One in four employees in Germany still working from home
Companies in Germany are no longer required to let their employees work from home, but that hasn’t killed off the appetite for the “home office”. New figures show that nearly a quarter of employees are still working from home.
Many employees in Germany still work from home, despite end of obligation
Far from being a feature of the coronavirus pandemic alone, the home office seems to have stuck in Germany. According to a new study by the Ifo Institute, based in Munich, the number of people working remotely barely fell over the summer.
Accordingly, just under a quarter (24,5 percent) of people in employment were working from home in August, just 0,4 percentage points less than when the survey was carried out in April. In March, the rate was a little higher at 27,6 percent.
“The obligation to work from home expired in March, but since then use has only fallen minimally,” Ifo expert Jean-Victor Alipour told Spiegel. “Apparently, companies and employees are permanently opting for the home office.”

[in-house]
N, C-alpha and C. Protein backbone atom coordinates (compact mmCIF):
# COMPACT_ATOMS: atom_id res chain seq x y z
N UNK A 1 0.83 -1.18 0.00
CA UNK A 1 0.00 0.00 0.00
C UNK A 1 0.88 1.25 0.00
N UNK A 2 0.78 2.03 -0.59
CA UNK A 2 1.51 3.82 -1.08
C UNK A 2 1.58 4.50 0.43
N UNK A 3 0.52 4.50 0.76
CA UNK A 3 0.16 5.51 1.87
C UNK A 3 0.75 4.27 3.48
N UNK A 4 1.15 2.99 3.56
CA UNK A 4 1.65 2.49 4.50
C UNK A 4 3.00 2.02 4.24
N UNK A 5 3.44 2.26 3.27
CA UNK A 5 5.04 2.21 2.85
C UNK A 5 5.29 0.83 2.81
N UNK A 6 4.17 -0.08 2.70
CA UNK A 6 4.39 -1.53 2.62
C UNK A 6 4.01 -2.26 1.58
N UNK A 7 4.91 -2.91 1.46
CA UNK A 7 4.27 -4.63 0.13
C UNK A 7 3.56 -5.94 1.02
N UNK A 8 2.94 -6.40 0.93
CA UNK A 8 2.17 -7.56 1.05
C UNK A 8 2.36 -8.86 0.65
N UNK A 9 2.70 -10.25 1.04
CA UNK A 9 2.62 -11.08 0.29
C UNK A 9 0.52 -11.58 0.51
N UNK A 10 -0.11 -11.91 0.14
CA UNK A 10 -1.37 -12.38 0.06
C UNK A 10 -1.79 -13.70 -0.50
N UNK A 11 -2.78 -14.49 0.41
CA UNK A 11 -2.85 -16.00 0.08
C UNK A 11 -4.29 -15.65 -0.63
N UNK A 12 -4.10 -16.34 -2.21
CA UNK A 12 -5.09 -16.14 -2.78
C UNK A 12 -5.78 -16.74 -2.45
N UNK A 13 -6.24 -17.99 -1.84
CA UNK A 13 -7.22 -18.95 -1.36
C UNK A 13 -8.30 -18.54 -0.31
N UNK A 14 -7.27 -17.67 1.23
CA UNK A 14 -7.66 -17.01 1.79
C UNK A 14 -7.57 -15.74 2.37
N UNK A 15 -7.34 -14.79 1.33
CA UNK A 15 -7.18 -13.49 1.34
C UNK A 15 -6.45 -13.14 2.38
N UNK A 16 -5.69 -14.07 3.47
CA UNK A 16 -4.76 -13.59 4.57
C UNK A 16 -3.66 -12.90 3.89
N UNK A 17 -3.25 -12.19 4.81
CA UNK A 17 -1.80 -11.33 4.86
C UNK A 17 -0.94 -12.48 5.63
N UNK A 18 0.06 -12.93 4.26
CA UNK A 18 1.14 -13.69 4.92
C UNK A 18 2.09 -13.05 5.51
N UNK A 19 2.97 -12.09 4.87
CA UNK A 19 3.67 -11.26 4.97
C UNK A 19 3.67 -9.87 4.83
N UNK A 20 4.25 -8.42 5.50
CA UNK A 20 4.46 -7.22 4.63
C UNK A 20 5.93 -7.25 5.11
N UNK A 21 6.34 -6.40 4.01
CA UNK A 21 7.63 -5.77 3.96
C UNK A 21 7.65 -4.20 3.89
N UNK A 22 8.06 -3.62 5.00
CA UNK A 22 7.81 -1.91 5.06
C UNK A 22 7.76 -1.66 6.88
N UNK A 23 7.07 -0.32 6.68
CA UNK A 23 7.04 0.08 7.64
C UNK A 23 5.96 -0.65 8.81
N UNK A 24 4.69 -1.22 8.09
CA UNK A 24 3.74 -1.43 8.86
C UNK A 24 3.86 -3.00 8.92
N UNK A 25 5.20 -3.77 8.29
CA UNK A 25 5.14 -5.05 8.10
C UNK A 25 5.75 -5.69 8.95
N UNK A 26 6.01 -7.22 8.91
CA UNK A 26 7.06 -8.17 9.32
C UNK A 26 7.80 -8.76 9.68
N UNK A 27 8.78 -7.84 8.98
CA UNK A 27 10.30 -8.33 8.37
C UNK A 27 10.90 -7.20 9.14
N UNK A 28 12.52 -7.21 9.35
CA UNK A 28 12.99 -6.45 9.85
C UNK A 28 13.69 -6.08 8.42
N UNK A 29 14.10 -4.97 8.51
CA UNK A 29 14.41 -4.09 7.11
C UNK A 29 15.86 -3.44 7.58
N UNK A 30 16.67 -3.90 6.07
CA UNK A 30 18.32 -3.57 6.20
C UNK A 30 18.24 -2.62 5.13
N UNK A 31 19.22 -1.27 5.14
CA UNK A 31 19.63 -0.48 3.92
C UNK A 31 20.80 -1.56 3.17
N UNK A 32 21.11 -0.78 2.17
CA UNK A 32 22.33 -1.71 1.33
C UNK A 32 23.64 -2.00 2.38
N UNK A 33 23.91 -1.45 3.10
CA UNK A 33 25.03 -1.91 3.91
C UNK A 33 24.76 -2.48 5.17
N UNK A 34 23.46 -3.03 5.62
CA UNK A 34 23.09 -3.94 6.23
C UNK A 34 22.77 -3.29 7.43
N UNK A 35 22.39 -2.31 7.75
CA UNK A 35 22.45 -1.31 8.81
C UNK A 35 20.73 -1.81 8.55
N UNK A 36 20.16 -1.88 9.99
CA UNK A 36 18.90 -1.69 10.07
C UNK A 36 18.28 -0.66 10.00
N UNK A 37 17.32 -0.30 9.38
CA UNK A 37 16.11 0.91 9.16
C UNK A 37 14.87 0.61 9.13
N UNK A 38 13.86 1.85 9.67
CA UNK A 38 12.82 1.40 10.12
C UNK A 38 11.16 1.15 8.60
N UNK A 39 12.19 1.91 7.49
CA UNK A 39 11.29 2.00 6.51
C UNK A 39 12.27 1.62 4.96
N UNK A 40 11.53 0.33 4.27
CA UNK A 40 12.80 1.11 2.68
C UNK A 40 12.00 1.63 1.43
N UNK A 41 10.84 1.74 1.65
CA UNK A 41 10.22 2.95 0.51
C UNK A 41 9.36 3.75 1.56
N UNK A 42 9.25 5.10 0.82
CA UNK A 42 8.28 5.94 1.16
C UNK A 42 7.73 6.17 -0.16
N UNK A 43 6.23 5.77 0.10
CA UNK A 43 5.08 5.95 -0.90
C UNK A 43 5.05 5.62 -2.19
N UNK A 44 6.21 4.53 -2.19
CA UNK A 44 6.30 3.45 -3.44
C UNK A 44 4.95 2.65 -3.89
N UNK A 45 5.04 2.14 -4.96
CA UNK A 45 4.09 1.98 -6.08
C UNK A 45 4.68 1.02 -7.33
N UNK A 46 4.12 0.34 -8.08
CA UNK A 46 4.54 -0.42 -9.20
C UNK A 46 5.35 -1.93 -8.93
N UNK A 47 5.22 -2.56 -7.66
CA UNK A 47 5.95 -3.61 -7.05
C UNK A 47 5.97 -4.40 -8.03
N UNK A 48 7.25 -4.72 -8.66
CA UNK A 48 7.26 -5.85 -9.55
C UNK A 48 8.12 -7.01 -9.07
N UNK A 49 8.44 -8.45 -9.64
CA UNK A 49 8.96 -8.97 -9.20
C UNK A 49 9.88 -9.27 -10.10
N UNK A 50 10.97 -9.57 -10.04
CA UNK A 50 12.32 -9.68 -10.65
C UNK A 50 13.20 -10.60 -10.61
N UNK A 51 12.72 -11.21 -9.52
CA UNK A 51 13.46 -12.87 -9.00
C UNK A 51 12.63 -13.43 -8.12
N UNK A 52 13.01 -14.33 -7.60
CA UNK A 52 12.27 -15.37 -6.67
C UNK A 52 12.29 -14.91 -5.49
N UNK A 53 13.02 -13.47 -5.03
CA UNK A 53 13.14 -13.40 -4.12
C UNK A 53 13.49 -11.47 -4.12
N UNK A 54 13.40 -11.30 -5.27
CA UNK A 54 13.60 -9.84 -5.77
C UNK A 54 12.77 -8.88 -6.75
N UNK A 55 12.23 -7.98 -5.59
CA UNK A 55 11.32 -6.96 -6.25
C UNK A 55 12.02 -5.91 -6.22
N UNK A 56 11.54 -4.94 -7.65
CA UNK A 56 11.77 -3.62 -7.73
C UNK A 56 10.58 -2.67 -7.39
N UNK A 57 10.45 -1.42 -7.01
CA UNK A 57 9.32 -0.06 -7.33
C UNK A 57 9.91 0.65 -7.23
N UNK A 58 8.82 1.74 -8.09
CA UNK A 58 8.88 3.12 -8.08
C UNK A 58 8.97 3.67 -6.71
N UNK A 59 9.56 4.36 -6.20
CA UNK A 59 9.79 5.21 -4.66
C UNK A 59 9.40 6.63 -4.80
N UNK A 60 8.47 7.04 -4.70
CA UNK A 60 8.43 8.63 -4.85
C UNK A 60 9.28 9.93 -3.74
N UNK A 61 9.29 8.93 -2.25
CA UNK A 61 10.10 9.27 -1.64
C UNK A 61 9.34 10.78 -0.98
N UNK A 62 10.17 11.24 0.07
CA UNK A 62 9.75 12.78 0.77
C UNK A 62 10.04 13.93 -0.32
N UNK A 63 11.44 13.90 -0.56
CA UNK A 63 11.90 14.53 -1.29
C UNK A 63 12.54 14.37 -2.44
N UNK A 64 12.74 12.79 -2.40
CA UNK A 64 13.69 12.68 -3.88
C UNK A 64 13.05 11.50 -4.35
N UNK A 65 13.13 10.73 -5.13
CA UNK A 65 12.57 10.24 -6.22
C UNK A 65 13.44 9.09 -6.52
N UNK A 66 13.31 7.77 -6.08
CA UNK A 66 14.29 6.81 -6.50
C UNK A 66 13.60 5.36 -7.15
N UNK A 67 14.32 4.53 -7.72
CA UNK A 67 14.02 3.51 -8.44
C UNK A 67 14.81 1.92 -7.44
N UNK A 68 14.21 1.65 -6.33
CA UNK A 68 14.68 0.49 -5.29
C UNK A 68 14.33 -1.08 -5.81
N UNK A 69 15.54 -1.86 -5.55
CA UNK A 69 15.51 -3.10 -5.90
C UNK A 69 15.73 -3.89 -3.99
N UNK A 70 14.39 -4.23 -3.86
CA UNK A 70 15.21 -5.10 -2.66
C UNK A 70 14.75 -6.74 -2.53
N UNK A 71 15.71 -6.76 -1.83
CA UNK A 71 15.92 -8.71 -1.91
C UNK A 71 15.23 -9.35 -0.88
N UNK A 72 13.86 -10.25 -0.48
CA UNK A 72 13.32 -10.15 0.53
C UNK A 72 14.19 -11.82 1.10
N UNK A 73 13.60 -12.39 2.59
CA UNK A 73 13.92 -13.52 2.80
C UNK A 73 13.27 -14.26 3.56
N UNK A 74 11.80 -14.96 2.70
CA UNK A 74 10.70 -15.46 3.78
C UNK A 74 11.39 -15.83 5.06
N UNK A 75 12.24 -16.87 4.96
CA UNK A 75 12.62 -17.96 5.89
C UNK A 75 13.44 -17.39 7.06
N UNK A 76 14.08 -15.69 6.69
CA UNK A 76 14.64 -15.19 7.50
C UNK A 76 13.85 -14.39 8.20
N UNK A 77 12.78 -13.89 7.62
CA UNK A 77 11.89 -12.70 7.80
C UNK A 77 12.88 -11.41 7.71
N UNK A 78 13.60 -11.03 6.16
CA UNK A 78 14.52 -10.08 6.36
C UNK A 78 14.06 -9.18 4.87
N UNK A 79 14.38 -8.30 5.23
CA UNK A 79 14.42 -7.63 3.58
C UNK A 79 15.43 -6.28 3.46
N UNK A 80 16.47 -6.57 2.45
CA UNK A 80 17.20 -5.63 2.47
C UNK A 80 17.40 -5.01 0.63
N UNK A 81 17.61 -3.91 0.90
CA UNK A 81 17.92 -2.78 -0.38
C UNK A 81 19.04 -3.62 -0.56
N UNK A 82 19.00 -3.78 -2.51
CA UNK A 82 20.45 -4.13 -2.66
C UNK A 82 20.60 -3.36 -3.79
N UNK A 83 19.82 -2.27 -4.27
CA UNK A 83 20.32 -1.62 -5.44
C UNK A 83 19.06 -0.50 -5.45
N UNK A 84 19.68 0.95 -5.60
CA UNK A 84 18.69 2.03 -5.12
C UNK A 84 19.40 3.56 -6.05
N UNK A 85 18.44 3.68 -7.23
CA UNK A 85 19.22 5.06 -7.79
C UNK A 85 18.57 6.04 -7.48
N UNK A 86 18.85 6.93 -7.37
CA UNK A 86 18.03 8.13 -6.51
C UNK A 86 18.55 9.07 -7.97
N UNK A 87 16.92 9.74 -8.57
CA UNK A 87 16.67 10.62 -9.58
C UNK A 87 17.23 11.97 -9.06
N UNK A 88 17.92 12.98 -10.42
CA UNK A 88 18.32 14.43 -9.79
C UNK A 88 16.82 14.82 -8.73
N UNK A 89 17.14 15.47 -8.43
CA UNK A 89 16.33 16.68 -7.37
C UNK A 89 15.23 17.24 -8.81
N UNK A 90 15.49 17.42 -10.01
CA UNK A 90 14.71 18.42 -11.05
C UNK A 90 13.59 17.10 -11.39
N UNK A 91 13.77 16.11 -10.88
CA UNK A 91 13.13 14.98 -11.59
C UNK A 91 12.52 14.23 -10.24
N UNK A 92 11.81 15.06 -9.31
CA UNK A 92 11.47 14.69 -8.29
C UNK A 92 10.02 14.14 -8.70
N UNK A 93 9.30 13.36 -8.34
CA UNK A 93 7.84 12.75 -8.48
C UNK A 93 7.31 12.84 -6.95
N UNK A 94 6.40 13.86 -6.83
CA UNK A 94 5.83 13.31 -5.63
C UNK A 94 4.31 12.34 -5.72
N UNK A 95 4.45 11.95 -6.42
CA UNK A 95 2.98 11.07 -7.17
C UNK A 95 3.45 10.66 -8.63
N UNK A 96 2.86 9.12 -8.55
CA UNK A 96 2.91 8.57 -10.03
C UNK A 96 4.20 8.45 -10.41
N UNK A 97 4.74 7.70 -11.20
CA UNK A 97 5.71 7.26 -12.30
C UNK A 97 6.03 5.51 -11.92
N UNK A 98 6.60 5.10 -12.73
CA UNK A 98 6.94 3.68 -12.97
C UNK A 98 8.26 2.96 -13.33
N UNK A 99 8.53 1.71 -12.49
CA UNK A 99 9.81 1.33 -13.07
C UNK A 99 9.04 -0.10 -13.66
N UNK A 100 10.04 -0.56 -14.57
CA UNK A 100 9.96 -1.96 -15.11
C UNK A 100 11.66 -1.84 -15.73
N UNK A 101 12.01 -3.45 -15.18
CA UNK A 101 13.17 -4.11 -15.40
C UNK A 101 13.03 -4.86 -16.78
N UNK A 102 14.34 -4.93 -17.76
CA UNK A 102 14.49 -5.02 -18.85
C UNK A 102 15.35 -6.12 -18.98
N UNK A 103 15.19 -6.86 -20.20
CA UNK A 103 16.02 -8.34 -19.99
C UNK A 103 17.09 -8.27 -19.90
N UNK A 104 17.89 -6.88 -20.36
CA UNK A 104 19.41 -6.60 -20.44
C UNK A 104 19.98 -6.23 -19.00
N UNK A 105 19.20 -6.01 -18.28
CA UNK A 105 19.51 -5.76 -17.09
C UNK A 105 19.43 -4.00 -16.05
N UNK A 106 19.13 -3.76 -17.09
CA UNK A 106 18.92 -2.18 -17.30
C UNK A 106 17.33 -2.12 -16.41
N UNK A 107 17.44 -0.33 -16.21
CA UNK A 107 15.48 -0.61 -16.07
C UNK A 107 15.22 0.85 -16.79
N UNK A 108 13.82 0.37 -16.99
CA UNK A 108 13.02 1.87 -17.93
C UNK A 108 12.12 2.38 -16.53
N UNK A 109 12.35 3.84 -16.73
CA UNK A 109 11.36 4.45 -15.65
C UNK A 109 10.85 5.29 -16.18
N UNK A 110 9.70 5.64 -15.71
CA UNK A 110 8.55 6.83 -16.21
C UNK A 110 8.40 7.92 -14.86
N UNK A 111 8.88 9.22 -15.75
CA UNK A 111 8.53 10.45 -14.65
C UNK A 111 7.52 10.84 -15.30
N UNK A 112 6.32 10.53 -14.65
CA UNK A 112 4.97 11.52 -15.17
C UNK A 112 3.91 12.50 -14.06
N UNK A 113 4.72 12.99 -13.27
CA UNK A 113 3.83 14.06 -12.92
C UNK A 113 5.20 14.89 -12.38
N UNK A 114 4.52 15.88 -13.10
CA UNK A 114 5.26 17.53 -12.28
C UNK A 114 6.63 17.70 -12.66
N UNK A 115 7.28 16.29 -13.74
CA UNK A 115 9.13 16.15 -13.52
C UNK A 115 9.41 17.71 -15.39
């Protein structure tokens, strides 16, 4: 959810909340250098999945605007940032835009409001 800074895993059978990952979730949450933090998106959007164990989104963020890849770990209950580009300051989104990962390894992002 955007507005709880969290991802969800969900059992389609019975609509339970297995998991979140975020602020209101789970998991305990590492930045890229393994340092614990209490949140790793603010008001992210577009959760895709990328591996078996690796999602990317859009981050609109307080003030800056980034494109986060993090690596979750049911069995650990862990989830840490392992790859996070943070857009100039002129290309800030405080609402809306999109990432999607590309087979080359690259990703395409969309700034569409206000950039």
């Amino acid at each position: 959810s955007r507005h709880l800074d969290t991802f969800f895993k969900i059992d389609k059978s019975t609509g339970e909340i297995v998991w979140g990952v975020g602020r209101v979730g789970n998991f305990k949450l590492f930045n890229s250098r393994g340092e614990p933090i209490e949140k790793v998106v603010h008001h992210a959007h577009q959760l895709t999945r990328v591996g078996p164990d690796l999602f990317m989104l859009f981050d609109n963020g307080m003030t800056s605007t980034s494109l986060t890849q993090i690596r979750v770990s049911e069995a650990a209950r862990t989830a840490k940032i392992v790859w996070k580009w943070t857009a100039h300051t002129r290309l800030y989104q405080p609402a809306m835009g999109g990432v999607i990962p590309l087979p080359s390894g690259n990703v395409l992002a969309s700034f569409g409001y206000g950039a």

The statistics show that - unsurprisingly - there are some major differences in home working rates between different sectors. For example, while 71,3 percent of employees working for IT service providers work from home, just 4,5 percent of workers in retail and 5,1 percent of workers in construction are able to do their jobs remotely.
The management consultancy industry posted the highest rate of home working at 71,5 percent, while restaurant (1,7 percent) and hotel (1,0 percent) workers understandably have the lowest remote working rates.
Government weakens home working ordinance for autumn
The German federal government recently moved away from obliging employers to allow their employees to work from home. Last week, the cabinet adopted a new version of the Corona Occupational Safety and Health Ordinance, put together by Federal Labour Minister Hubertus Heil.
Heil had previously been intending to reinstate the home working offer from October, but the latest version of the ordinance weakens the obligation and has instead made it an optional regulation. The Ifo Institute said that official regulations were probably largely irrelevant, as most workers have already settled into a routine with remote or office-based working.
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